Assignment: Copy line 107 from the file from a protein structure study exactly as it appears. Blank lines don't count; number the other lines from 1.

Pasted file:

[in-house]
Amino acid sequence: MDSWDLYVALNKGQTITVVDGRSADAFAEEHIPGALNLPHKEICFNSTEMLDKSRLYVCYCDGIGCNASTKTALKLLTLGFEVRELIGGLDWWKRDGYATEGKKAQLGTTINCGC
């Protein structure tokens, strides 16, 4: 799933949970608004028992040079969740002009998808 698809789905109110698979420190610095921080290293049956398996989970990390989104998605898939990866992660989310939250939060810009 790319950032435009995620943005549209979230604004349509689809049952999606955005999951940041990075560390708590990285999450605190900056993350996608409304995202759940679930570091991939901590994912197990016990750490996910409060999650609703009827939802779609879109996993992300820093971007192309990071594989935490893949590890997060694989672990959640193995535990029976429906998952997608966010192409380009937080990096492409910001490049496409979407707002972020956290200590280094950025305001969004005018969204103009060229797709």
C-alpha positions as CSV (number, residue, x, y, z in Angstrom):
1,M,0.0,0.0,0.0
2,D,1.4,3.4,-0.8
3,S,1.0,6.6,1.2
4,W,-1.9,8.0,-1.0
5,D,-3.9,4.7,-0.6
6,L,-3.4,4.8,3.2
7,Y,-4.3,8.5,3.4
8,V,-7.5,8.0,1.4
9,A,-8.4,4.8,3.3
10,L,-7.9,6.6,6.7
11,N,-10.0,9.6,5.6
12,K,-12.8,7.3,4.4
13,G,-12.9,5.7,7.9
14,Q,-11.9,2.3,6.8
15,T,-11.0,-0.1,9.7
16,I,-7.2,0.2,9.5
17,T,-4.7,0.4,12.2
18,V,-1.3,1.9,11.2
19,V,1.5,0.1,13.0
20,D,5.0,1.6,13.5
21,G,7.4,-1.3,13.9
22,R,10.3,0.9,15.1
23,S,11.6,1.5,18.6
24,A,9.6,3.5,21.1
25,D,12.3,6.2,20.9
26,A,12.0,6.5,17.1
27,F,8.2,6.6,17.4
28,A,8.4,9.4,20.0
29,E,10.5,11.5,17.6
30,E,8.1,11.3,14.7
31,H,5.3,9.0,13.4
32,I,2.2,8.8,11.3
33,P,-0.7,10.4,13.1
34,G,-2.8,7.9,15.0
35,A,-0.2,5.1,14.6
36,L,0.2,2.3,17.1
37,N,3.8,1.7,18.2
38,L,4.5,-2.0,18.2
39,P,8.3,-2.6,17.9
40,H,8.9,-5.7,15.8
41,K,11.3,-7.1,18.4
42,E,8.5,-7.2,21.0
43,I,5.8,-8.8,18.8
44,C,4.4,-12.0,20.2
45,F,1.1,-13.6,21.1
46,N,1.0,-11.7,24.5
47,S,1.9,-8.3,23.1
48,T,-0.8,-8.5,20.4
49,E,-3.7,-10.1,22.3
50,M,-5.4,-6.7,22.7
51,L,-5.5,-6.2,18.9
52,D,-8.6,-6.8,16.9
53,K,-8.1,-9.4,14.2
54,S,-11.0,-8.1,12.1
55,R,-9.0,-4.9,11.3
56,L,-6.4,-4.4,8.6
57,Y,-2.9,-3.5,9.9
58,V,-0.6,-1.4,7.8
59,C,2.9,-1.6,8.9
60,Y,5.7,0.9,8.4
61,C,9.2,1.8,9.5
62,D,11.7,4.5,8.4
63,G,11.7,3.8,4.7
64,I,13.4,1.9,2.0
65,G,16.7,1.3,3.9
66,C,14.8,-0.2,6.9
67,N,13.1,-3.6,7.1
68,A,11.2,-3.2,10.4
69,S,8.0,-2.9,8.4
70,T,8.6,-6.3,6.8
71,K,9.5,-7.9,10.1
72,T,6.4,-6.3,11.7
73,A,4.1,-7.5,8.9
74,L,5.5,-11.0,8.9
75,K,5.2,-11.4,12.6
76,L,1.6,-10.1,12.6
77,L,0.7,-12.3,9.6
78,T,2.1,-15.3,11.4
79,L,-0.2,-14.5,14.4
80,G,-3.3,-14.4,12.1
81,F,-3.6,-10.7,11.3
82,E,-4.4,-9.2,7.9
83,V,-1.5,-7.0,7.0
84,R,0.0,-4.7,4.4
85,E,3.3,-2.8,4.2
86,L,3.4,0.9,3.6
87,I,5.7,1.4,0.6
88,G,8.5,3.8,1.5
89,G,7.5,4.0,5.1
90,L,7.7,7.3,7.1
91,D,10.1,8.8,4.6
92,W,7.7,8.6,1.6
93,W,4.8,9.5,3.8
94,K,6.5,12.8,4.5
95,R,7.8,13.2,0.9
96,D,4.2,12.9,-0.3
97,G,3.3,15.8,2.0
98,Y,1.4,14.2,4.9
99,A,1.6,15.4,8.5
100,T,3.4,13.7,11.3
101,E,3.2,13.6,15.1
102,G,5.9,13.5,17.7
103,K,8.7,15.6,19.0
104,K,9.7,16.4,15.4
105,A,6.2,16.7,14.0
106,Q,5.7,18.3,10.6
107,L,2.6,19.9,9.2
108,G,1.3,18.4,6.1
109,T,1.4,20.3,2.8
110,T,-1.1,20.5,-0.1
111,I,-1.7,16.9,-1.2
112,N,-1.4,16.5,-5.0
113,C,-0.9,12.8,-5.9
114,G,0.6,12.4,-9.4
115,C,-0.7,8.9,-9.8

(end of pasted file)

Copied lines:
103,K,8.7,15.6,19.0